The combat of San Pelayo (24 March 1813) saw the Spanish under Mendizabal attempt to defeat the French forces preparing to besiege Castro-Urdiales, but ended as a costly draw.
Early in 1813 Napoleon placed General Clausel in command of the Army of the North. One of his orders was to recapture the port of Castro-Urdiales, a few miles west of Bilbao, then the only fortified port in Anglo-Spanish hands on that stretch of the coast and a useful base for the Royal Navy. Clausel believed that the port was poorly fortified and could easy be captured. On 21 March he left Bilbao at the head of a force made up of most of General Palombini’s Italian division, and one French battalion, but when he reached the port on the following day it quickly became clear that it would probably need a formal siege. News then arrived that Bilbao was being threatened, so Clausel left with his French battalion.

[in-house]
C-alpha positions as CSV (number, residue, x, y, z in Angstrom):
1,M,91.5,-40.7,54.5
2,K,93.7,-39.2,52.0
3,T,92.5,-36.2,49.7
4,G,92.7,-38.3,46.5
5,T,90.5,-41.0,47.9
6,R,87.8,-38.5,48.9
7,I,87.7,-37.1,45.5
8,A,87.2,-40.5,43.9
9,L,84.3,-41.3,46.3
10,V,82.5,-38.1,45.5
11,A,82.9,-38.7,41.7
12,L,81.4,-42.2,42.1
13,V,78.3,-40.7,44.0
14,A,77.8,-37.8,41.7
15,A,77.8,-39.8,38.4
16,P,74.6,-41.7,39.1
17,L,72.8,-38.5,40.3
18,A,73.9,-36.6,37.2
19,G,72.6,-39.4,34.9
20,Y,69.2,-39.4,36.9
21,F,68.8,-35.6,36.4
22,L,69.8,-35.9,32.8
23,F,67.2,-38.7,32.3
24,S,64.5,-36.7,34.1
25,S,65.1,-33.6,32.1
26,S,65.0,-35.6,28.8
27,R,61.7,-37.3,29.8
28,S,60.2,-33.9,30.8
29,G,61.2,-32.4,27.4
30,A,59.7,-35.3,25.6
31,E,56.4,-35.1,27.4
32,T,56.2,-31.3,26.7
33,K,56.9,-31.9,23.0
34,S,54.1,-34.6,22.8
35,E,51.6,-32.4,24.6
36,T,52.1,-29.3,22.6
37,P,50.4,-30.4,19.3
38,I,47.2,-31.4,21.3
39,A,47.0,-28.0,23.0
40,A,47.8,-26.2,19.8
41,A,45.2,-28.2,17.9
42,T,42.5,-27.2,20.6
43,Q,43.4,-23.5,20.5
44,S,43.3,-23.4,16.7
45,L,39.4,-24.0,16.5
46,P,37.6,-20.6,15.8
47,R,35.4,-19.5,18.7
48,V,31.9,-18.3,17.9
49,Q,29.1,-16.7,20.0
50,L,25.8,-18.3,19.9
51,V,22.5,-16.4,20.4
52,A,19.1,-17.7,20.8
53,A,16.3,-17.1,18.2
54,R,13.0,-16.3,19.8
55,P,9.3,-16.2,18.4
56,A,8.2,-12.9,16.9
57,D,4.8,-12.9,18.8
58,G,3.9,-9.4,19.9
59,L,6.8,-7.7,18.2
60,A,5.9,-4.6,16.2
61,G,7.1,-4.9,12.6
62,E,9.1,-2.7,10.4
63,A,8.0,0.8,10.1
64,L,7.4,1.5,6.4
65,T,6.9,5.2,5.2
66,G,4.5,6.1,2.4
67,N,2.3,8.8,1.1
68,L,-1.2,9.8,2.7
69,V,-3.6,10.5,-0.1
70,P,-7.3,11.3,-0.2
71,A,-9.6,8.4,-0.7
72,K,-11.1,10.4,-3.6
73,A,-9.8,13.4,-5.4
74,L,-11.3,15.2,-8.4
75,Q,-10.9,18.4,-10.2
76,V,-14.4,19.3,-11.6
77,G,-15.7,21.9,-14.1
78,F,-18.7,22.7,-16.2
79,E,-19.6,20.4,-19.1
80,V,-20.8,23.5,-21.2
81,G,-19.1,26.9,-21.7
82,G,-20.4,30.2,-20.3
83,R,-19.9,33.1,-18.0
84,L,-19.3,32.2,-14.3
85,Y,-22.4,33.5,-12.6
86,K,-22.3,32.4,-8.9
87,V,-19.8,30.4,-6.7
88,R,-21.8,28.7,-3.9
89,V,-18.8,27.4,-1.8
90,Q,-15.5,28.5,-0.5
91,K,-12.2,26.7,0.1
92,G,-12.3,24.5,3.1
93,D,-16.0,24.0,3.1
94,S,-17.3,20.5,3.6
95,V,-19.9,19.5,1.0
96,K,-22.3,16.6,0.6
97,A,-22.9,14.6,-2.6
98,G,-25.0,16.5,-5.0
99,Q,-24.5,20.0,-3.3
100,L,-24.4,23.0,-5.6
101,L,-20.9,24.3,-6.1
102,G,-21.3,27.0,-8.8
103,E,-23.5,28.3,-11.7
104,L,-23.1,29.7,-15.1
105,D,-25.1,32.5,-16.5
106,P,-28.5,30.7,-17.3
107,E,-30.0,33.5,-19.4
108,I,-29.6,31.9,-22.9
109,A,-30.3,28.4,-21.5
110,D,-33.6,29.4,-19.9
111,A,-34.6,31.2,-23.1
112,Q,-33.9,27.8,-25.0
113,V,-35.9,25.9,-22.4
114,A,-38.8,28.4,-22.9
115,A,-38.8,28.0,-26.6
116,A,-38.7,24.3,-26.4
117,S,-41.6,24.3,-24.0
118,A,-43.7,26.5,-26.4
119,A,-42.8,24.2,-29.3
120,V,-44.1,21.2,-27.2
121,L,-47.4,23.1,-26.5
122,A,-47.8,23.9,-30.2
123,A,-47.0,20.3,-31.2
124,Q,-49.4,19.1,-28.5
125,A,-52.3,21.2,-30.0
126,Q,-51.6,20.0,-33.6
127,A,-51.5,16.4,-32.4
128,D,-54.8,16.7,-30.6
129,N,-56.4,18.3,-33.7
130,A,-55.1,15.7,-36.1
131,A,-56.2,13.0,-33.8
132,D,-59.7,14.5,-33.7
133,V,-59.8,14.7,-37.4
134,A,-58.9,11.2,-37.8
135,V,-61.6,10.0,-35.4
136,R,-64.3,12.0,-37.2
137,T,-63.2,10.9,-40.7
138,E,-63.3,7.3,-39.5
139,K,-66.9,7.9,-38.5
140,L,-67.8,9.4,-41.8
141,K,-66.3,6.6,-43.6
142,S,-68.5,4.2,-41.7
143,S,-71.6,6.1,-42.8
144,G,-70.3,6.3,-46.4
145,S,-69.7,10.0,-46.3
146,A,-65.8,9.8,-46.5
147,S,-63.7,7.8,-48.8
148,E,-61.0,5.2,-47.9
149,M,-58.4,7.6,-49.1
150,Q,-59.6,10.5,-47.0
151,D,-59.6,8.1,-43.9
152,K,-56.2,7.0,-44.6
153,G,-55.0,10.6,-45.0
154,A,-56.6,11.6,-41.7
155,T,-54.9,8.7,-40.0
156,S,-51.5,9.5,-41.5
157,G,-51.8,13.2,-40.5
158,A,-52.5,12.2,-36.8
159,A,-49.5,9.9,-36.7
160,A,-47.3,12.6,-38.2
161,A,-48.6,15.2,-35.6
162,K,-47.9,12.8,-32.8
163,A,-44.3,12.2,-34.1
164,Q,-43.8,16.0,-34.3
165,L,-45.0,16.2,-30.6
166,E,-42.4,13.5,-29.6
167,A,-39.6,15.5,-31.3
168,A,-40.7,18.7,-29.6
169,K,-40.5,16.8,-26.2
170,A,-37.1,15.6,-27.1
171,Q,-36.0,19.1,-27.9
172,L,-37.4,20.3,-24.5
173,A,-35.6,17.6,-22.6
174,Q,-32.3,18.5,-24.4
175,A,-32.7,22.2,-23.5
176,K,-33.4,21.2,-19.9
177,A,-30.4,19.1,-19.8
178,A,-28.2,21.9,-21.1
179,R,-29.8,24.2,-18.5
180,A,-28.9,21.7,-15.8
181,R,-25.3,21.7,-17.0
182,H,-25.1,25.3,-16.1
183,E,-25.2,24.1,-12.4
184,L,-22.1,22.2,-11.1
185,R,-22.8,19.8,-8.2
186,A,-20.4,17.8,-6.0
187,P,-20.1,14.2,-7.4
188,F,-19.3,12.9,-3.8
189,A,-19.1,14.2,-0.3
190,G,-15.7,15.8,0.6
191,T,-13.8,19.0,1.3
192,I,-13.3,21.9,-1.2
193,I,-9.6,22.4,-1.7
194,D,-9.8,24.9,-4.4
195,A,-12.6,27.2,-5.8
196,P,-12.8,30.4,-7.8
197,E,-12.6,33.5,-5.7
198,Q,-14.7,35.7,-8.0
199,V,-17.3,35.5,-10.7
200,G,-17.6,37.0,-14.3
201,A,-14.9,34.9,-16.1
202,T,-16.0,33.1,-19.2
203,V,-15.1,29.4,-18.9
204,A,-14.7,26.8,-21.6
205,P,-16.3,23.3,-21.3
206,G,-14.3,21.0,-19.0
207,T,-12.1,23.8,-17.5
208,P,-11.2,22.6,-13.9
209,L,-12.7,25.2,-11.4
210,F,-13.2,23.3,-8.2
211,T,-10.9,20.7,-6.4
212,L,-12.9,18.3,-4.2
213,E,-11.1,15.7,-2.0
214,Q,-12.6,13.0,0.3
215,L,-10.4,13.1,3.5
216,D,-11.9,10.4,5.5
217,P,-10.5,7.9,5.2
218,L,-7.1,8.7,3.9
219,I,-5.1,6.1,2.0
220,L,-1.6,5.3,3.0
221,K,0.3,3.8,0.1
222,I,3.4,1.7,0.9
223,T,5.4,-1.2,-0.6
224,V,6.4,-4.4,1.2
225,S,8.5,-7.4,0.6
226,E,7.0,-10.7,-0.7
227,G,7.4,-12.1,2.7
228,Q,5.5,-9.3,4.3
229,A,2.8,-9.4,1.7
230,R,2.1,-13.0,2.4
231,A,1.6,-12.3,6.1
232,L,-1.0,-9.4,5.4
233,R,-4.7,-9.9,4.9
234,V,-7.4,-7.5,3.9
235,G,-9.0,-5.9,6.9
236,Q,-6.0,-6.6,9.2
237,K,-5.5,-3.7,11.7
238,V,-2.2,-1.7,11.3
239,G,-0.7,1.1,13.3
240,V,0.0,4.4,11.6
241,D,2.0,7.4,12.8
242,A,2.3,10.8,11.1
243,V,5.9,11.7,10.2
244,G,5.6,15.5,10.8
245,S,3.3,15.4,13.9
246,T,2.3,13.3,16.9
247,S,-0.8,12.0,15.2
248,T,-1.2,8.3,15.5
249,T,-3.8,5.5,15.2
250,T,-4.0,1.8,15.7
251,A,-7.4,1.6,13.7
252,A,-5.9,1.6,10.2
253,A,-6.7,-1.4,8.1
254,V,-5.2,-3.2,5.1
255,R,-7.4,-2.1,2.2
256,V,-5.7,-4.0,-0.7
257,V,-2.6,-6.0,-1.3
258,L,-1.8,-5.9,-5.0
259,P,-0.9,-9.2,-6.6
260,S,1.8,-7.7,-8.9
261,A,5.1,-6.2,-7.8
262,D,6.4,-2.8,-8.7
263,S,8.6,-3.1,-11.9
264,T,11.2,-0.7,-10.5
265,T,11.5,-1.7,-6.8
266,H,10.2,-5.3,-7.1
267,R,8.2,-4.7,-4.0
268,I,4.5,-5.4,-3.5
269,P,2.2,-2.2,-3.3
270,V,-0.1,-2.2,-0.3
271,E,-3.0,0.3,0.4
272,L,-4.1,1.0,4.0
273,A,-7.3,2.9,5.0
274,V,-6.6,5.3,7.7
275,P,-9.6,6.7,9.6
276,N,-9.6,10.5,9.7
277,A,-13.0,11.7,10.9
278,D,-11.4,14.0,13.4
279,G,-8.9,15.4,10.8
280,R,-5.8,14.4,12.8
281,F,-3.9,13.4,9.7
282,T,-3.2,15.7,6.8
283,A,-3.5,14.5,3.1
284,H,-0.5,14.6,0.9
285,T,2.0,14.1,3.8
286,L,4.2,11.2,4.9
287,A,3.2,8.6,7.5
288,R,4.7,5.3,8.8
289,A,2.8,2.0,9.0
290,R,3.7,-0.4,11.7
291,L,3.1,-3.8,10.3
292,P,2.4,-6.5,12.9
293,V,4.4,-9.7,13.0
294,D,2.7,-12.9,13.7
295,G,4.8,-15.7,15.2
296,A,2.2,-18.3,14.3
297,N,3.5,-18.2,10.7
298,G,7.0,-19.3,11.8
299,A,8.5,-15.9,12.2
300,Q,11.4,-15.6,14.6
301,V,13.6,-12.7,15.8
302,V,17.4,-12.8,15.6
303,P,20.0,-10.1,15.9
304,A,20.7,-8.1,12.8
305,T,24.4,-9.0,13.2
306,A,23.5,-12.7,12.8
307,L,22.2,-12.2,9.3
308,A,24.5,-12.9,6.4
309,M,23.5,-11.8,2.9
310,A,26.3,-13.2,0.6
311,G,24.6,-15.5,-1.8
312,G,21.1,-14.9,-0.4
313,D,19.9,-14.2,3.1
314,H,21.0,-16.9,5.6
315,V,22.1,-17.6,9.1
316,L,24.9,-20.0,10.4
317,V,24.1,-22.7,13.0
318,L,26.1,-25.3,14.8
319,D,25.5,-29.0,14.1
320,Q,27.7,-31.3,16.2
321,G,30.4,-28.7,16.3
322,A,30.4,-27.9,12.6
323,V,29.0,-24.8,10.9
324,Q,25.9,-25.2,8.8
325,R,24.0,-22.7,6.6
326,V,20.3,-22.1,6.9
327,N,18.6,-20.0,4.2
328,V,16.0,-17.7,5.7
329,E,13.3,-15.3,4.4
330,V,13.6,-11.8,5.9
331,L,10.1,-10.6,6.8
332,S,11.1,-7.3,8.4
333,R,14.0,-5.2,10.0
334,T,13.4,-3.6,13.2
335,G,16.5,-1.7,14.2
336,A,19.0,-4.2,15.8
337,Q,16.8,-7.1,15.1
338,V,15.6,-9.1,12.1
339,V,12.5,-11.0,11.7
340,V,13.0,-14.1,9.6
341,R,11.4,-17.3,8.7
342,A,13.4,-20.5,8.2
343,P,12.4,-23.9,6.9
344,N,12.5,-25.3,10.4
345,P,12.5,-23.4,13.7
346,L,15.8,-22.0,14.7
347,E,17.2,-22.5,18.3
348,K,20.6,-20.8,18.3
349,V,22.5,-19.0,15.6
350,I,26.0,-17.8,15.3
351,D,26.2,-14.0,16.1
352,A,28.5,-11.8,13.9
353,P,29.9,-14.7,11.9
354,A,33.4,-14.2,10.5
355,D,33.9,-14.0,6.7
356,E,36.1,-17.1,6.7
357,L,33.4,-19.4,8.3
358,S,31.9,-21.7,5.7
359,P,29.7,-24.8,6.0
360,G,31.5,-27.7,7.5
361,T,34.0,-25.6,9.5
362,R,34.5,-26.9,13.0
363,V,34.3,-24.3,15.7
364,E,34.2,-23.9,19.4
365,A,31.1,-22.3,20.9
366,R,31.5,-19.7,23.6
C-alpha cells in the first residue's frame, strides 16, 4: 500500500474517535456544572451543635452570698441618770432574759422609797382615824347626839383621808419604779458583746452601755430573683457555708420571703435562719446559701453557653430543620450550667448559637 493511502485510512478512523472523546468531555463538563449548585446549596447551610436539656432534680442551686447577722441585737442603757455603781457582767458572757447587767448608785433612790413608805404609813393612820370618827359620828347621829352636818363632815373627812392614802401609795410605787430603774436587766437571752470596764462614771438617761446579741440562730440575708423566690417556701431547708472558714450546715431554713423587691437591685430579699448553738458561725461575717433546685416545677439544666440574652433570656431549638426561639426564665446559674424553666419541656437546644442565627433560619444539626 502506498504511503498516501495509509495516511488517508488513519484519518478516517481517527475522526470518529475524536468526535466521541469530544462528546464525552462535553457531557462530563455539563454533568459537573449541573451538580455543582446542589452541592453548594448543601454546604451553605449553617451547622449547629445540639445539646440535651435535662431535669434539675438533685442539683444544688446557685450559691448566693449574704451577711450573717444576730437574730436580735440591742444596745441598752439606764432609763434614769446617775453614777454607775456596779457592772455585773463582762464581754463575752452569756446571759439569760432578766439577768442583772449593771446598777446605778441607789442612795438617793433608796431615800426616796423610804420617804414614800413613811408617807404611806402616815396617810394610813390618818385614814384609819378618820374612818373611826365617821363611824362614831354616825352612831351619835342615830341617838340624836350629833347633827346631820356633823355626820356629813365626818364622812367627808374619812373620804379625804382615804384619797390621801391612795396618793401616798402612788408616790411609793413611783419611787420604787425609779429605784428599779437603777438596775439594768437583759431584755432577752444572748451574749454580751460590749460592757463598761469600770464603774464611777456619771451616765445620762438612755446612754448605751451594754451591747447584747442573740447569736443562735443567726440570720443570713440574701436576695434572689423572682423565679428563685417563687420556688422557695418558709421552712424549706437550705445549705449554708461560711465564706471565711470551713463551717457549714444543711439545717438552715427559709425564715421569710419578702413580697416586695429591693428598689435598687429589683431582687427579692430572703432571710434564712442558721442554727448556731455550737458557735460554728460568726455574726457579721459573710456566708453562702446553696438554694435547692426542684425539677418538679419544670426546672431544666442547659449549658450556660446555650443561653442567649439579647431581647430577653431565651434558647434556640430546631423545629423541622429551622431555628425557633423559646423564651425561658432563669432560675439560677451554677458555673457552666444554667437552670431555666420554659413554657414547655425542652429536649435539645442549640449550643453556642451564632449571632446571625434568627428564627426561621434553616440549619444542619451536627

Palombini was left at Castro-Urdiales, and camped at San Pelayo. There is a hamlet of that name twenty miles to the south. Although that seems a long way from the port, Gabriel de Mendizabal with 3,000-4,000 Spanish troops was in the area, so Palombini may have camped at that distance to avoid an early clash with the Spanish.
If that was the case, then the plan failed. On 24 March Mendizabel attacked the Italian camp. He split his force into several columns and attempted to support Palombini’s position. Palombini sortied from his camp, and forced the Spanish to retreat, although not without suffering fairly heavy losses. Vacani, the chief engineer in the force, claimed that the French lost 110 men killed and wounded, but Martinien’s lists of French casualties shows that the three units present, the 4th , 6th and 2nd Ligeros lost 3 officers and 16 wounded in the fighting, suggesting a total loss of nearer to 350 men.
Soon after this clash, Clausel returned to the front, only to decide that the port was too strong to attack with the forces at his disposal. Palombini was ordered to destroy the goods he had prepared for the siege, and move west to raise the siege of Santona.
A History of the Peninsular War, Volume VI: September 1, 1812 to August 5, 1813: Siege of Burgos, Retreat of Burgos, Vittoria, the Pyrenees